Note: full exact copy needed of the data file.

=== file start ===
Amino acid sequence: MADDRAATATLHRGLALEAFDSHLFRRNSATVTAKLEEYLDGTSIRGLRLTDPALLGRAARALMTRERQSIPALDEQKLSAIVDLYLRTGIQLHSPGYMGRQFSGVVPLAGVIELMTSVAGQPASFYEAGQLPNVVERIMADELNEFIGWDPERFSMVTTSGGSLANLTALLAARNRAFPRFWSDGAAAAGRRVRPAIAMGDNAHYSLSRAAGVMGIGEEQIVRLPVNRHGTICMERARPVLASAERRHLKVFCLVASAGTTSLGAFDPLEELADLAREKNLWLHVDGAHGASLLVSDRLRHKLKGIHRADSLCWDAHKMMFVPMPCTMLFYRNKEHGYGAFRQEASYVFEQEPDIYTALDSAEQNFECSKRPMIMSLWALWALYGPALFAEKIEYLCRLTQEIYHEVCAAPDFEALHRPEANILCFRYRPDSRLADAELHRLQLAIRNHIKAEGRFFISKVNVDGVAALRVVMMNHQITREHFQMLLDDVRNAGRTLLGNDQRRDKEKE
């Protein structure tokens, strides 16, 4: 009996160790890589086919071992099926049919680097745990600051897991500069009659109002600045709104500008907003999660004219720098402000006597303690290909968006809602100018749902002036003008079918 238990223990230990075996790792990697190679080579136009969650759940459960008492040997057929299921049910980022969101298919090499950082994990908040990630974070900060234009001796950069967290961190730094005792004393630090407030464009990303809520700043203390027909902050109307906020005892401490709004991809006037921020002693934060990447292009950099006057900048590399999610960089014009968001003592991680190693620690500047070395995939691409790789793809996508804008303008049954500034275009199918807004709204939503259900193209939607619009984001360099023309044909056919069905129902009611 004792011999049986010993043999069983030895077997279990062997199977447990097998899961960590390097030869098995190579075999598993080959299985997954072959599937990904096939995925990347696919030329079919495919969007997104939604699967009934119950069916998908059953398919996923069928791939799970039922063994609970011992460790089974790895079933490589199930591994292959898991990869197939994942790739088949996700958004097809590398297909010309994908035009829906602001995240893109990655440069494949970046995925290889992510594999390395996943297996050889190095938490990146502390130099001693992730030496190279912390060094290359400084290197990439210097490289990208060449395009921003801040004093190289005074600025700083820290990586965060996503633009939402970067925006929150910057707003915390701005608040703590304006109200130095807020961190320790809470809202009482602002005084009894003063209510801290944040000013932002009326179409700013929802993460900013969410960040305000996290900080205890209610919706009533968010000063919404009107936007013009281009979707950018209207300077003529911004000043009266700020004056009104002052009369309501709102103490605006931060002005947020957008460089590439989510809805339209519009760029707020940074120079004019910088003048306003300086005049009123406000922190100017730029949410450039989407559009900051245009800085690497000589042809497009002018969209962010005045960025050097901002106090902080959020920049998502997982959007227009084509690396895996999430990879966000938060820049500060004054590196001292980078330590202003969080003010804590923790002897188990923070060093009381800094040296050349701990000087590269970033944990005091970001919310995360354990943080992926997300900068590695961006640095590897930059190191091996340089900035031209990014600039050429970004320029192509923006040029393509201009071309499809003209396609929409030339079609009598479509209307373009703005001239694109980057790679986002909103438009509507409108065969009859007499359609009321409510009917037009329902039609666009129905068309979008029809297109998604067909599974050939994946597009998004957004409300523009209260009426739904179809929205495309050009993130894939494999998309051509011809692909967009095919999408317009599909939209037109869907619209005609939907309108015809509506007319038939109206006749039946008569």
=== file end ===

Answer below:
Amino acid sequence: MADDRAATATLHRGLALEAFDSHLFRRNSATVTAKLEEYLDGTSIRGLRLTDPALLGRAARALMTRERQSIPALDEQKLSAIVDLYLRTGIQLHSPGYMGRQFSGVVPLAGVIELMTSVAGQPASFYEAGQLPNVVERIMADELNEFIGWDPERFSMVTTSGGSLANLTALLAARNRAFPRFWSDGAAAAGRRVRPAIAMGDNAHYSLSRAAGVMGIGEEQIVRLPVNRHGTICMERARPVLASAERRHLKVFCLVASAGTTSLGAFDPLEELADLAREKNLWLHVDGAHGASLLVSDRLRHKLKGIHRADSLCWDAHKMMFVPMPCTMLFYRNKEHGYGAFRQEASYVFEQEPDIYTALDSAEQNFECSKRPMIMSLWALWALYGPALFAEKIEYLCRLTQEIYHEVCAAPDFEALHRPEANILCFRYRPDSRLADAELHRLQLAIRNHIKAEGRFFISKVNVDGVAALRVVMMNHQITREHFQMLLDDVRNAGRTLLGNDQRRDKEKE
């Protein structure tokens, strides 16, 4: 009996160790890589086919071992099926049919680097745990600051897991500069009659109002600045709104500008907003999660004219720098402000006597303690290909968006809602100018749902002036003008079918 238990223990230990075996790792990697190679080579136009969650759940459960008492040997057929299921049910980022969101298919090499950082994990908040990630974070900060234009001796950069967290961190730094005792004393630090407030464009990303809520700043203390027909902050109307906020005892401490709004991809006037921020002693934060990447292009950099006057900048590399999610960089014009968001003592991680190693620690500047070395995939691409790789793809996508804008303008049954500034275009199918807004709204939503259900193209939607619009984001360099023309044909056919069905129902009611 004792011999049986010993043999069983030895077997279990062997199977447990097998899961960590390097030869098995190579075999598993080959299985997954072959599937990904096939995925990347696919030329079919495919969007997104939604699967009934119950069916998908059953398919996923069928791939799970039922063994609970011992460790089974790895079933490589199930591994292959898991990869197939994942790739088949996700958004097809590398297909010309994908035009829906602001995240893109990655440069494949970046995925290889992510594999390395996943297996050889190095938490990146502390130099001693992730030496190279912390060094290359400084290197990439210097490289990208060449395009921003801040004093190289005074600025700083820290990586965060996503633009939402970067925006929150910057707003915390701005608040703590304006109200130095807020961190320790809470809202009482602002005084009894003063209510801290944040000013932002009326179409700013929802993460900013969410960040305000996290900080205890209610919706009533968010000063919404009107936007013009281009979707950018209207300077003529911004000043009266700020004056009104002052009369309501709102103490605006931060002005947020957008460089590439989510809805339209519009760029707020940074120079004019910088003048306003300086005049009123406000922190100017730029949410450039989407559009900051245009800085690497000589042809497009002018969209962010005045960025050097901002106090902080959020920049998502997982959007227009084509690396895996999430990879966000938060820049500060004054590196001292980078330590202003969080003010804590923790002897188990923070060093009381800094040296050349701990000087590269970033944990005091970001919310995360354990943080992926997300900068590695961006640095590897930059190191091996340089900035031209990014600039050429970004320029192509923006040029393509201009071309499809003209396609929409030339079609009598479509209307373009703005001239694109980057790679986002909103438009509507409108065969009859007499359609009321409510009917037009329902039609666009129905068309979008029809297109998604067909599974050939994946597009998004957004409300523009209260009426739904179809929205495309050009993130894939494999998309051509011809692909967009095919999408317009599909939209037109869907619209005609939907309108015809509506007319038939109206006749039946008569």